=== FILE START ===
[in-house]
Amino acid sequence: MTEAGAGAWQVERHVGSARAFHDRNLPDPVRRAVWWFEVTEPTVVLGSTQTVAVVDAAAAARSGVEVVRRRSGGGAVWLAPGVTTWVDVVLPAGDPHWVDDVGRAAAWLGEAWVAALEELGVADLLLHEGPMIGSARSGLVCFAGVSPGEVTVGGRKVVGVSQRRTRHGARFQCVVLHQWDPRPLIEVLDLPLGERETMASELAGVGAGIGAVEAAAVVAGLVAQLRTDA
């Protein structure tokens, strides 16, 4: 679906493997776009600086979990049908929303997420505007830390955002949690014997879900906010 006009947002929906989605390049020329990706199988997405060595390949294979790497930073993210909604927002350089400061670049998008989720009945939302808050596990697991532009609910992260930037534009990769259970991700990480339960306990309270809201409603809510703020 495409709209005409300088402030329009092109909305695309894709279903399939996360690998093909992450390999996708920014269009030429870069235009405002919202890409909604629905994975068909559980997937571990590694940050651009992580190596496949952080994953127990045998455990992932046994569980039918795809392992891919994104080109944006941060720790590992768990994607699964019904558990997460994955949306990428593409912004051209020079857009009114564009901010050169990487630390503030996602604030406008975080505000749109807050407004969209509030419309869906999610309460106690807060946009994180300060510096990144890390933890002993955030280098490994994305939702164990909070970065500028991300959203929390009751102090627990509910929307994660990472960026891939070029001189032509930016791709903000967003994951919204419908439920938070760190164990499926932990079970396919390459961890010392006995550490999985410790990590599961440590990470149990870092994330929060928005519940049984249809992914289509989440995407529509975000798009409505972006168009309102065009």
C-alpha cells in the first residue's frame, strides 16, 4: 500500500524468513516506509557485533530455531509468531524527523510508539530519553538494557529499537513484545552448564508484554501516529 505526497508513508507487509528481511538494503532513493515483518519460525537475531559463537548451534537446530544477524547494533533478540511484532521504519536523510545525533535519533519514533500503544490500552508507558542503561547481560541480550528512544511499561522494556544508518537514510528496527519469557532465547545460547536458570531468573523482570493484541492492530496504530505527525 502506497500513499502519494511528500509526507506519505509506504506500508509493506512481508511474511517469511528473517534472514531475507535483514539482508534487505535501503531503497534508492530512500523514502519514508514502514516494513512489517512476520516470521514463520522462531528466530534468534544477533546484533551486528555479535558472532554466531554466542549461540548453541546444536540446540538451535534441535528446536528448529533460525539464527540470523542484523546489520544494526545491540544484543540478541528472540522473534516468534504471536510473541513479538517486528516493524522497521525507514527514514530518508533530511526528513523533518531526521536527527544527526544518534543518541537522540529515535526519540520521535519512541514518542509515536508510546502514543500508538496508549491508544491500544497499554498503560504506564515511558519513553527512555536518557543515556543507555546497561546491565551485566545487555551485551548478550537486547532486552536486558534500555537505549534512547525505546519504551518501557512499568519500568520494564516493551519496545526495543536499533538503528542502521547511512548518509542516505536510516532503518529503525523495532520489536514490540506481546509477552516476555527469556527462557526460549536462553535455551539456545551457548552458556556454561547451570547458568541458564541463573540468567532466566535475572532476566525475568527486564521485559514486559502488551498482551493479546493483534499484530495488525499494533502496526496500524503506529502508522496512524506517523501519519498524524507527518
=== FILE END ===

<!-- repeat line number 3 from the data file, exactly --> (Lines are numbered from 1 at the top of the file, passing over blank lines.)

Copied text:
């Protein structure tokens, strides 16, 4: 679906493997776009600086979990049908929303997420505007830390955002949690014997879900906010 006009947002929906989605390049020329990706199988997405060595390949294979790497930073993210909604927002350089400061670049998008989720009945939302808050596990697991532009609910992260930037534009990769259970991700990480339960306990309270809201409603809510703020 495409709209005409300088402030329009092109909305695309894709279903399939996360690998093909992450390999996708920014269009030429870069235009405002919202890409909604629905994975068909559980997937571990590694940050651009992580190596496949952080994953127990045998455990992932046994569980039918795809392992891919994104080109944006941060720790590992768990994607699964019904558990997460994955949306990428593409912004051209020079857009009114564009901010050169990487630390503030996602604030406008975080505000749109807050407004969209509030419309869906999610309460106690807060946009994180300060510096990144890390933890002993955030280098490994994305939702164990909070970065500028991300959203929390009751102090627990509910929307994660990472960026891939070029001189032509930016791709903000967003994951919204419908439920938070760190164990499926932990079970396919390459961890010392006995550490999985410790990590599961440590990470149990870092994330929060928005519940049984249809992914289509989440995407529509975000798009409505972006168009309102065009």